The House

CBC Radio's The House: Living with COVID

On this week’s show: Nova Scotia’s Chief Medical Officer of Health Dr. Robert Strang discusses living with COVID as Omicron continues to spread. Two health policy experts dig into political leadership at this stage of the pandemic. Plus — a look at the historic $40 billion child welfare agreement struck by First Nations leaders and the federal government, and reflections on the storming of the U.S. Capitol, one year later.

Here is what's on this week's episode of The House

People wait in line at a walk-in COVID-19 test site in Toronto on Wednesday, December 22, 2021. (Chris Young/Canadian Press)
On this week’s show: Nova Scotia’s Chief Medical Officer of Health Dr. Robert Strang discusses living with COVID as Omicron continues to spread. Two health policy experts dig into political leadership at this stage of the pandemic. Plus — a look at the historic $40 billion child welfare agreement struck by First Nations leaders and the federal government, and reflections on the storming of the U.S. Capitol, one year later.

Coping with Omicron

As the rapid spread of the Omicron variant leads to renewed health restrictions in many parts of the country, some medical experts and politicians are saying Canadians will have to live with COVID-19.

It's a significant shift in approach for some parts of the country — like Nova Scotia, which saw lower rates of infection prior to Omicron. Now, the province's Chief Medical Officer of Health Dr. Robert Strang is talking about what it means to "live with COVID." He sits down with host Chris Hall to explain.

Then, political science professors Katherine Fierlbeck of Dalhousie University and John Church of the University of Alberta discuss political leadership at this point in the pandemic. What message should elected leaders be sending as Canada enters a third year of battling COVID-19?

Nova Scotia’s Chief Medical Officer of Health Dr. Robert Strang talks about what it means to “live with COVID” and political scientists Katherine Fierlbeck and John Church discuss political leadership at this point in the pandemic.

Reflections on the landmark First Nations child welfare agreement

On Jan. 4, the federal government and First Nations leaders announced details of a historic $40 billion agreement-in-principle to compensate young people harmed by Canada's child welfare system. The deal sets aside $20 billion for compensation and $20 billion for long-term reform of the on-reserve child welfare system.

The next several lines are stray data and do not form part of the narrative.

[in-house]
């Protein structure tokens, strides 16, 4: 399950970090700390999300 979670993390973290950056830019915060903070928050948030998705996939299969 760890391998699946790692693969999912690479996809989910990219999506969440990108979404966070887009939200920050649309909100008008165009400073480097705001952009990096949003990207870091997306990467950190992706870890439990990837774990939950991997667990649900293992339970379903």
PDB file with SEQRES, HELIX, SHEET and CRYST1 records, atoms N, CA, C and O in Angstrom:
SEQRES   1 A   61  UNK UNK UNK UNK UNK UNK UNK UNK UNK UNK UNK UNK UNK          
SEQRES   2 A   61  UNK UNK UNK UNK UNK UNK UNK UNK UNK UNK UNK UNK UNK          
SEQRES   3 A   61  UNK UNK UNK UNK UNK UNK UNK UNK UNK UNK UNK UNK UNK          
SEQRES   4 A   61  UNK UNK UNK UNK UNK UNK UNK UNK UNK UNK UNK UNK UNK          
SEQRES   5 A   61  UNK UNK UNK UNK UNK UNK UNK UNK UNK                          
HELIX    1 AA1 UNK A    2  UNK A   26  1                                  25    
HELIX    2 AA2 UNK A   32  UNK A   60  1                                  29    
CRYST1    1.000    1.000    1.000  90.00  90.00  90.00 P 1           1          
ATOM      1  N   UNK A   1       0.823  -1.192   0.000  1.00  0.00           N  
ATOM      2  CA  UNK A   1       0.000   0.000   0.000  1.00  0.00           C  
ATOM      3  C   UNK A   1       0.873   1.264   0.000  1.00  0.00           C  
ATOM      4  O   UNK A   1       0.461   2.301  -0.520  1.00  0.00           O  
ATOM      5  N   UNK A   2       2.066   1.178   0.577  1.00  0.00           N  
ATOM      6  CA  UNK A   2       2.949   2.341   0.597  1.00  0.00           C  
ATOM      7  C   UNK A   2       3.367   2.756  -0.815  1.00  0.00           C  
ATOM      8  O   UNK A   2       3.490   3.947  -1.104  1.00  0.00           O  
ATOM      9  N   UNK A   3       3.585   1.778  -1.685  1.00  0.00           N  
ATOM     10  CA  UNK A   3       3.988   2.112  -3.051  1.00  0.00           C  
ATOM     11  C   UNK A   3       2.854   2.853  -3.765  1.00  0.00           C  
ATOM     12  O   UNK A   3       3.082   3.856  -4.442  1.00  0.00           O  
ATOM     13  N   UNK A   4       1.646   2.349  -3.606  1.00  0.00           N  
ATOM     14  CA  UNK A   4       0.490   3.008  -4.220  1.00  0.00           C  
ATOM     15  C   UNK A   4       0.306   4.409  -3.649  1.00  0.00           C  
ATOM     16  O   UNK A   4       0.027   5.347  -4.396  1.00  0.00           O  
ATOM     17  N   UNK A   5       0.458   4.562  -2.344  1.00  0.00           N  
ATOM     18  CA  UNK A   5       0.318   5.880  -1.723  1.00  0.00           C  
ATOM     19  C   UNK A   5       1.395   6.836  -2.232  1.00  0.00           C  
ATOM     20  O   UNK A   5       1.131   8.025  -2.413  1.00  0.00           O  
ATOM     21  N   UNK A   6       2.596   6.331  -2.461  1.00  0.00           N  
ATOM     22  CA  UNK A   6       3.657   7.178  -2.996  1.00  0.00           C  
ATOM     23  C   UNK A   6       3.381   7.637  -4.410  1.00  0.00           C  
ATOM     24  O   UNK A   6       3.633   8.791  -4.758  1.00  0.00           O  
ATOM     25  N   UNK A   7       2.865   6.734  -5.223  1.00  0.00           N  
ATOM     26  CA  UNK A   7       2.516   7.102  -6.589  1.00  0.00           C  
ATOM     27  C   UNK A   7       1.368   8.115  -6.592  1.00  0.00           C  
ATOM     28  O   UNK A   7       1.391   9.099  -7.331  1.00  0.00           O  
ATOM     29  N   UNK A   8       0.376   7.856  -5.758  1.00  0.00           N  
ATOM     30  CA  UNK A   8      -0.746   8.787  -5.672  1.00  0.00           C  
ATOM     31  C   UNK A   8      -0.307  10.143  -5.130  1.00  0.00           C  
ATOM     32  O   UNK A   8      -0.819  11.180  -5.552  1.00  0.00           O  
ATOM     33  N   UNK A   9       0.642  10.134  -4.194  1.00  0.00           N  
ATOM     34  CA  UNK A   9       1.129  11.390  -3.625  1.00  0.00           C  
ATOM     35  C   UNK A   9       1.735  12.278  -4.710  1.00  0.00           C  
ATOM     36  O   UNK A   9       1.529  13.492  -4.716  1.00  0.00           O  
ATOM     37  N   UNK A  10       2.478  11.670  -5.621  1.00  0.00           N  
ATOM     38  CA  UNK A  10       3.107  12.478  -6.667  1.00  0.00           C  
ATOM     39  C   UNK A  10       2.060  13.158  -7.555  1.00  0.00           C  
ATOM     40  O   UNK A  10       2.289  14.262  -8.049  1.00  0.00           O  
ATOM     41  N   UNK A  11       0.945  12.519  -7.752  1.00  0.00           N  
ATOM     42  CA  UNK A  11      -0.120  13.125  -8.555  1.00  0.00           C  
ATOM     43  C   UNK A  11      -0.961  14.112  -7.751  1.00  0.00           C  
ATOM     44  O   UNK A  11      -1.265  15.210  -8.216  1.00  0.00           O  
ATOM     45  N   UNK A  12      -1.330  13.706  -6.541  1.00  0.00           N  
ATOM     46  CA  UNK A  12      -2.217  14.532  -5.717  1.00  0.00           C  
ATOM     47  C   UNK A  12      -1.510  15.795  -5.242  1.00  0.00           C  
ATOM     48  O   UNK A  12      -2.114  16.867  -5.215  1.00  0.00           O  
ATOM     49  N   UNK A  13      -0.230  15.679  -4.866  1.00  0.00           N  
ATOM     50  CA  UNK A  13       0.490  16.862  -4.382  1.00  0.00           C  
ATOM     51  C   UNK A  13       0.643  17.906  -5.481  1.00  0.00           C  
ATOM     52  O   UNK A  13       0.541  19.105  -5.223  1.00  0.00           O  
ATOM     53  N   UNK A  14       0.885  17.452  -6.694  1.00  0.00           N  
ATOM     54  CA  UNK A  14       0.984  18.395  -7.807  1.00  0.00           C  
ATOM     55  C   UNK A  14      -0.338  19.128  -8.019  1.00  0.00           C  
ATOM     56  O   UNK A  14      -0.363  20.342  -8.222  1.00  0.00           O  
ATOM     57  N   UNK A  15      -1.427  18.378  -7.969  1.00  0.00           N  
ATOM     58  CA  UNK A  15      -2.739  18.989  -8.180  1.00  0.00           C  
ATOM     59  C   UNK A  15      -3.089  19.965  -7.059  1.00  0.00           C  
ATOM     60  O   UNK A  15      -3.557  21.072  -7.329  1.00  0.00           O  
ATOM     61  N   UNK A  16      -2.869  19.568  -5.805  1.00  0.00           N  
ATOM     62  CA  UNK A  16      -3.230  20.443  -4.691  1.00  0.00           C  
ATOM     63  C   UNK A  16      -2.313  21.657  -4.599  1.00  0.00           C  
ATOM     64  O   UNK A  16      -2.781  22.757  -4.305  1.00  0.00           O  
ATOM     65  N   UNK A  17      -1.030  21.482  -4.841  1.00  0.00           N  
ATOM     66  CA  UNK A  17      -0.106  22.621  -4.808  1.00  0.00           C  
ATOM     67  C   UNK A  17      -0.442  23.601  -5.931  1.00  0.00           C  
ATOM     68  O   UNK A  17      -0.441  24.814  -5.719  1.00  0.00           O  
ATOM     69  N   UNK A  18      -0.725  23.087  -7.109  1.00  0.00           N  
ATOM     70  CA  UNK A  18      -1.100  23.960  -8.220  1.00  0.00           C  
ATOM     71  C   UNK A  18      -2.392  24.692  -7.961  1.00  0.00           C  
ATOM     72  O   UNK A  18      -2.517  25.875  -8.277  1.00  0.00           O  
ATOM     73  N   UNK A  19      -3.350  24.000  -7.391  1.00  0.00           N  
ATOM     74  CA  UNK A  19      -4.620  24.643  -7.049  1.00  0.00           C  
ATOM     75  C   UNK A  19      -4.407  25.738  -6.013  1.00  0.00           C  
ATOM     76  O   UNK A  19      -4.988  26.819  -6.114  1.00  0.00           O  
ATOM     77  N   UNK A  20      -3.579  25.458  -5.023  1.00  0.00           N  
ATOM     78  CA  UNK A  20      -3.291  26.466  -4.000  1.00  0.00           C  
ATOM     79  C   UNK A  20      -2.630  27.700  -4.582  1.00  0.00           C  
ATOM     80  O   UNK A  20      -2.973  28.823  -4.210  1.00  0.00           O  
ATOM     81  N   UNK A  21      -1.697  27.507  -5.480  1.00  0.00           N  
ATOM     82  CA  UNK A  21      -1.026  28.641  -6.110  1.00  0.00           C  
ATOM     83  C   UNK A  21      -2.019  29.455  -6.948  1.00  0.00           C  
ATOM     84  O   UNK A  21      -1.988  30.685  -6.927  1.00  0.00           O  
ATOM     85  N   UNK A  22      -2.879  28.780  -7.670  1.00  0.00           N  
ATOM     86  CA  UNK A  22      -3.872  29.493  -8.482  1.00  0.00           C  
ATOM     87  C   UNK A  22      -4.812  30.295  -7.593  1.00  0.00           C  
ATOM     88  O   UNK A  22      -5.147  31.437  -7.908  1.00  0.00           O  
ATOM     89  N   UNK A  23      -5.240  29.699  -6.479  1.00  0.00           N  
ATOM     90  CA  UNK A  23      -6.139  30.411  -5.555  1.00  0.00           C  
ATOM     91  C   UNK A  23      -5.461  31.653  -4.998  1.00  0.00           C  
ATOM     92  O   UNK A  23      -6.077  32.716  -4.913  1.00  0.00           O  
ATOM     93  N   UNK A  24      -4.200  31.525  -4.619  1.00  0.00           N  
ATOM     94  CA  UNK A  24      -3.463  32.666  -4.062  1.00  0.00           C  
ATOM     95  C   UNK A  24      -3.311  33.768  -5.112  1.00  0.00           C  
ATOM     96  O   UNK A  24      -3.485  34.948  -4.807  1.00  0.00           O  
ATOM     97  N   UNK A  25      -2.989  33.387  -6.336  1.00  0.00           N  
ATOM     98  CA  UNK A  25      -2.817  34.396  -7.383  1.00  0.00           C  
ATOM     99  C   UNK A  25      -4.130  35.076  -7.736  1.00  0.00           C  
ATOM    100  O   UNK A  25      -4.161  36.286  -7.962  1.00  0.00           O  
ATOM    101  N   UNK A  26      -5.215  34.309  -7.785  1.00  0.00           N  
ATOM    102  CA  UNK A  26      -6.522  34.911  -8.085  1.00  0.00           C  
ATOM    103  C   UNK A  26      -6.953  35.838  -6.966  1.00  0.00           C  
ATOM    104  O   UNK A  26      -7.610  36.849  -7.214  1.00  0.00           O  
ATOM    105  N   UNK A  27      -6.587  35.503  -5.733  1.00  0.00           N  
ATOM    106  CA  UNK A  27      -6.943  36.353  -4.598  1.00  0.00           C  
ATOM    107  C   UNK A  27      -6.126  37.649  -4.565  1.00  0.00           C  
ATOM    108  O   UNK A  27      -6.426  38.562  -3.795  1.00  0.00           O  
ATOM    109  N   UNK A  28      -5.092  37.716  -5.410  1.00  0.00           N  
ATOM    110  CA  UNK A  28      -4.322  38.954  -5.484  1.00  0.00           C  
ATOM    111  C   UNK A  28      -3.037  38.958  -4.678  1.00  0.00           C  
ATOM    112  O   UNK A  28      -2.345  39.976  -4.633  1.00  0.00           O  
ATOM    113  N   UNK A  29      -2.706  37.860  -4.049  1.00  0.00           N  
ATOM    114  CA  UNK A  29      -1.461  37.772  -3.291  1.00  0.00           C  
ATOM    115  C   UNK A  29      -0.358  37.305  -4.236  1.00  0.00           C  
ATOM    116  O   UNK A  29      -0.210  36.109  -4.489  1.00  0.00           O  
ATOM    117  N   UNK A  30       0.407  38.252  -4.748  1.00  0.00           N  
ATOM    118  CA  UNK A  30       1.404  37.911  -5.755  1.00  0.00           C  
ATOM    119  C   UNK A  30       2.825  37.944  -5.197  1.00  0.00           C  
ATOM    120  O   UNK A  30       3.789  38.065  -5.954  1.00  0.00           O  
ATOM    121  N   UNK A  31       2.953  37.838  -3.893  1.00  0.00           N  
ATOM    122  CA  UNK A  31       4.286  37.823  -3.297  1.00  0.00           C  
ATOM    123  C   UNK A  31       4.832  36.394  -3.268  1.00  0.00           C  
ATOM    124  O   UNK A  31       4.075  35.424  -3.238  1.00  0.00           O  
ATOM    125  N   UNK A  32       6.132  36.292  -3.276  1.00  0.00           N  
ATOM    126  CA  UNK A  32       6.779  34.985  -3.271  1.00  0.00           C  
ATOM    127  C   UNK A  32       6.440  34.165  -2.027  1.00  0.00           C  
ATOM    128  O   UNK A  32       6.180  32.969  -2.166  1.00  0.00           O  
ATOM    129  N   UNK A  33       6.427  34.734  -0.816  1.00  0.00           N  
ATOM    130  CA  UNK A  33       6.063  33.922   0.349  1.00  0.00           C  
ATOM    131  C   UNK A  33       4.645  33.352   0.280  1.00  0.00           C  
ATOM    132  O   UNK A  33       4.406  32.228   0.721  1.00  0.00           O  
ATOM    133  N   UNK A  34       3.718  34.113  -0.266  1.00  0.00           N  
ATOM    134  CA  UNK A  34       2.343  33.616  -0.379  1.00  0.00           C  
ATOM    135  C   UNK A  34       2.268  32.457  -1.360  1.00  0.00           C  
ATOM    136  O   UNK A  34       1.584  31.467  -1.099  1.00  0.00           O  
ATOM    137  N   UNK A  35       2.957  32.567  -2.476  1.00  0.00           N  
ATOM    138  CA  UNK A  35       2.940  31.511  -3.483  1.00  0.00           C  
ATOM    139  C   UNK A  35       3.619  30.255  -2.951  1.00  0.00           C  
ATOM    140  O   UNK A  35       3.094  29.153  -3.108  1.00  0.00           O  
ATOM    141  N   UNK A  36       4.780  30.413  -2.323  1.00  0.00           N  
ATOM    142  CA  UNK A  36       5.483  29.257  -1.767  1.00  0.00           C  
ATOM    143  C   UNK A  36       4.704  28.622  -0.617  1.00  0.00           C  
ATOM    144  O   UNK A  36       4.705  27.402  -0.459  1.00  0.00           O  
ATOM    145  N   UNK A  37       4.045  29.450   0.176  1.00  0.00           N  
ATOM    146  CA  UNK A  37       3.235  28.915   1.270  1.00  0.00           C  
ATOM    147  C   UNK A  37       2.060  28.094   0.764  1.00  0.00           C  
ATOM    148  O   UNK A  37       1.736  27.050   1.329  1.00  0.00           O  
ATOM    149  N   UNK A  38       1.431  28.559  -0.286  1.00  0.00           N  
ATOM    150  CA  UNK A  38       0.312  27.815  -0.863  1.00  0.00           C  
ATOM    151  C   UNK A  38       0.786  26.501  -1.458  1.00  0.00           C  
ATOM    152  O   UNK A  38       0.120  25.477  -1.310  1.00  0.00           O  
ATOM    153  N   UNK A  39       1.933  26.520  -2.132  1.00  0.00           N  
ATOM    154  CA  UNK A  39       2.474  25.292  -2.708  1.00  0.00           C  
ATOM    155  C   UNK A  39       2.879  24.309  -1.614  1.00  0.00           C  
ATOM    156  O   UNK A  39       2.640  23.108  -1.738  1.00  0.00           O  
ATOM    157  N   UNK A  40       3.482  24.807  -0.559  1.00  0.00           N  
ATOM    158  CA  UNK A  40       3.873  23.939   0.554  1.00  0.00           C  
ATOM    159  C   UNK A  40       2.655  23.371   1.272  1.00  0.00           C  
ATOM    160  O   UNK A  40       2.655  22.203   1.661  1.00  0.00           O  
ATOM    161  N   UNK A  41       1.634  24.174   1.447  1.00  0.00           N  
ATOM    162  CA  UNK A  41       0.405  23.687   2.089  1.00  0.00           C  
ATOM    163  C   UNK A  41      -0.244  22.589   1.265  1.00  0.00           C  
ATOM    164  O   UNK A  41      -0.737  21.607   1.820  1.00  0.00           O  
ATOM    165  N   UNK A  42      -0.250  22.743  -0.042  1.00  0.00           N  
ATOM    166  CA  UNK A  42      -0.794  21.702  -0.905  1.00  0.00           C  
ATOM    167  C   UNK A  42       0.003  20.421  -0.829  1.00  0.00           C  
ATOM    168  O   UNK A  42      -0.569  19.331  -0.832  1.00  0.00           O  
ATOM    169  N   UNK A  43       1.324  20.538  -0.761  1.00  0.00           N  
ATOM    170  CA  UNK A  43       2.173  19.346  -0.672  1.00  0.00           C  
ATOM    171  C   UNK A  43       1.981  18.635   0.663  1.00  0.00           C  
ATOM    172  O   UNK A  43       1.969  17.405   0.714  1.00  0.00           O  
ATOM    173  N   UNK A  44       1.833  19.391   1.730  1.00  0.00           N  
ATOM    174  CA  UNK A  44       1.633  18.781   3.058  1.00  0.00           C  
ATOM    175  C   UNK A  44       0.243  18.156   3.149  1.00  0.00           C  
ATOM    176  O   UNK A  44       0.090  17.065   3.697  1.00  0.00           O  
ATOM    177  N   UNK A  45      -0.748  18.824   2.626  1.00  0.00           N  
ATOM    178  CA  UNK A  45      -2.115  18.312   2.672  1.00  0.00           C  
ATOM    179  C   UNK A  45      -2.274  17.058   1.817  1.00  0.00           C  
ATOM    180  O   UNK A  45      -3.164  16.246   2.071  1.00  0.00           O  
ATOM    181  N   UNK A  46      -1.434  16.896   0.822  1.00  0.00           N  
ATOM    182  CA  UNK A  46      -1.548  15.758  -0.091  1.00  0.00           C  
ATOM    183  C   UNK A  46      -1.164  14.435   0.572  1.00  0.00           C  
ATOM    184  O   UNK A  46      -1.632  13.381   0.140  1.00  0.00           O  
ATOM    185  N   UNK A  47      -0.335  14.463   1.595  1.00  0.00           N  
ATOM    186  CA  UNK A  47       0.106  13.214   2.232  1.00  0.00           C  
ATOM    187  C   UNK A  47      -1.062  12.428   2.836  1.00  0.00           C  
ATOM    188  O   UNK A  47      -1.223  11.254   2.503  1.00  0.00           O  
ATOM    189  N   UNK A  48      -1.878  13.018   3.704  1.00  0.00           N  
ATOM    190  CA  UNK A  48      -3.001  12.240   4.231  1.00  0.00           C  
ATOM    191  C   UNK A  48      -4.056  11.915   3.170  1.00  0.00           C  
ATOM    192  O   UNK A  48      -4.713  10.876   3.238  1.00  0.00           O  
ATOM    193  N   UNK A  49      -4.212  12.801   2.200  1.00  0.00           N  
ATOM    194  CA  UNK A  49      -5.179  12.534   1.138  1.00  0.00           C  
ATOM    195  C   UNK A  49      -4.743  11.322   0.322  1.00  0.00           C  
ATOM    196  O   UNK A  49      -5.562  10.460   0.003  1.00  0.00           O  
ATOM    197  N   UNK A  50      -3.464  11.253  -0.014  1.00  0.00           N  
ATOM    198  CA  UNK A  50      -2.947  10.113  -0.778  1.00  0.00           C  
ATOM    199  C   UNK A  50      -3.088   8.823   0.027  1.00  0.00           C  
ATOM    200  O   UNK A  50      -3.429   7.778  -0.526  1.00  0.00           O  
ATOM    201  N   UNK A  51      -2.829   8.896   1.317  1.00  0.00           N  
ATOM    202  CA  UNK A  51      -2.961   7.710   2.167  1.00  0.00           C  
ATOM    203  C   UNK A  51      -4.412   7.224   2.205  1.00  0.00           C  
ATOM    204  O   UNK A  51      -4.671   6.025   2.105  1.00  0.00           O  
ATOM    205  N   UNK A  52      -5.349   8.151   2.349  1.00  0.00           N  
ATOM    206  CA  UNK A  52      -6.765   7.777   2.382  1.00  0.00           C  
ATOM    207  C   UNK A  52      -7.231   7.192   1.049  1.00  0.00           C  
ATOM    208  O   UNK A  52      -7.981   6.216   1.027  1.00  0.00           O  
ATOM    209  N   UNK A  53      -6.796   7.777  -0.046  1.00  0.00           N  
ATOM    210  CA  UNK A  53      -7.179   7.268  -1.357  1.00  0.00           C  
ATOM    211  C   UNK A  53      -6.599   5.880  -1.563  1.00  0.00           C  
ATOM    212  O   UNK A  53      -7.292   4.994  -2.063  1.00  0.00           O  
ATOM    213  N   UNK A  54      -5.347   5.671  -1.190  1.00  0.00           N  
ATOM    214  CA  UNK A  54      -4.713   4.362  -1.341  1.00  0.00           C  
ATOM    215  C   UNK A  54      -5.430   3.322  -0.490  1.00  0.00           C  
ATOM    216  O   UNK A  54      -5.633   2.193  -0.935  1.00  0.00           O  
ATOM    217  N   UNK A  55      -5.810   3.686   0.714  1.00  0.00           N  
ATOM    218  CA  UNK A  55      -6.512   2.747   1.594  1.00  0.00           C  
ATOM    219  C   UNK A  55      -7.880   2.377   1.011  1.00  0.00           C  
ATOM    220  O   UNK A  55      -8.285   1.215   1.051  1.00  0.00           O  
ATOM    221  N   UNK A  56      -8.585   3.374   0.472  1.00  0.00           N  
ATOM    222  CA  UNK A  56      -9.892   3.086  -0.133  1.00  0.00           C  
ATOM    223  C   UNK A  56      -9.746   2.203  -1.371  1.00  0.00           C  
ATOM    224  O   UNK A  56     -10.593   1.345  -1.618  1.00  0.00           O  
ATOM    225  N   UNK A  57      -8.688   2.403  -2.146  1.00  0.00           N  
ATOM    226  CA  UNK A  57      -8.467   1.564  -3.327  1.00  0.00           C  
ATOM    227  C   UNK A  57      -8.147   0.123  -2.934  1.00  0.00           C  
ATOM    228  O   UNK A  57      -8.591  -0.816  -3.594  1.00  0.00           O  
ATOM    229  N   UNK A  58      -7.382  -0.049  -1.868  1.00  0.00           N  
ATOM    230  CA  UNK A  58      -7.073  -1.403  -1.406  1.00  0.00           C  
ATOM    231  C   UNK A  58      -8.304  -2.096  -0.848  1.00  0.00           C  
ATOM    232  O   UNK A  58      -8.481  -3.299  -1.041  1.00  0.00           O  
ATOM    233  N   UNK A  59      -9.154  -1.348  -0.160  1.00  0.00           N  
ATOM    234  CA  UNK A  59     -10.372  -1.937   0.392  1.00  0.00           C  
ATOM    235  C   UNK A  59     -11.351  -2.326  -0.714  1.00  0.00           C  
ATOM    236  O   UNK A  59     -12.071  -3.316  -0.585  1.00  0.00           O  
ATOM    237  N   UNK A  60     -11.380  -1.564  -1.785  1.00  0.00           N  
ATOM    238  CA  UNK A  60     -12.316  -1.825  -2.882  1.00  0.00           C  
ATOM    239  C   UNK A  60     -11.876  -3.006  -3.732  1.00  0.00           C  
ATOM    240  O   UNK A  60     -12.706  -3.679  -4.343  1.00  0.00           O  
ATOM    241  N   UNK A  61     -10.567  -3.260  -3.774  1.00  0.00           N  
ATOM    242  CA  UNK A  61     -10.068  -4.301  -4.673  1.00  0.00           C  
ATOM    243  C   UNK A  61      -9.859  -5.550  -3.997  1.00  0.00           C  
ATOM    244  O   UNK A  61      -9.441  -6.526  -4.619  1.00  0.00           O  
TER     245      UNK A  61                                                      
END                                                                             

jaye simpson, an Oji-Cree Saulteaux person from Sapotaweyak Cree Nation, spent 16 years in the system. Now 27 years old, simpson joins The House to share their experience in care and explain why news of the agreement is bittersweet.

jaye simpson, an Oji-Cree Saulteaux person from Sapotaweyak Cree Nation, spent 16 years in the on-reserve child welfare system and reflects on the new compensation agreement reached between First Nations leaders and the federal government.

One year since the attack on the Capitol

This week marks a year since Trump supporters stormed the U.S. Capitol in an attempt to disrupt the certification of Joe Biden's victory in the 2020 presidential election. Do persisting anti-democratic attitudes present an ongoing threat to the American system?

The House re-airs a 2021 interview with Rep. Susan Wild, captured less than a day after the attack. Then, Richard Hasen, a law professor at the University of California, Irvine and co-director of the Fair Elections and Free Speech Center, joins the program to discuss the threat posed by authoritarian impulses in the land of the free.

Host Chris Hall revisits a Jan. 2021 interview with U.S. Congresswoman Susan Wild the day after rioters attacked the Capitol and law professor Richard Hasen discusses what he sees as the ongoing threat to American democracy.

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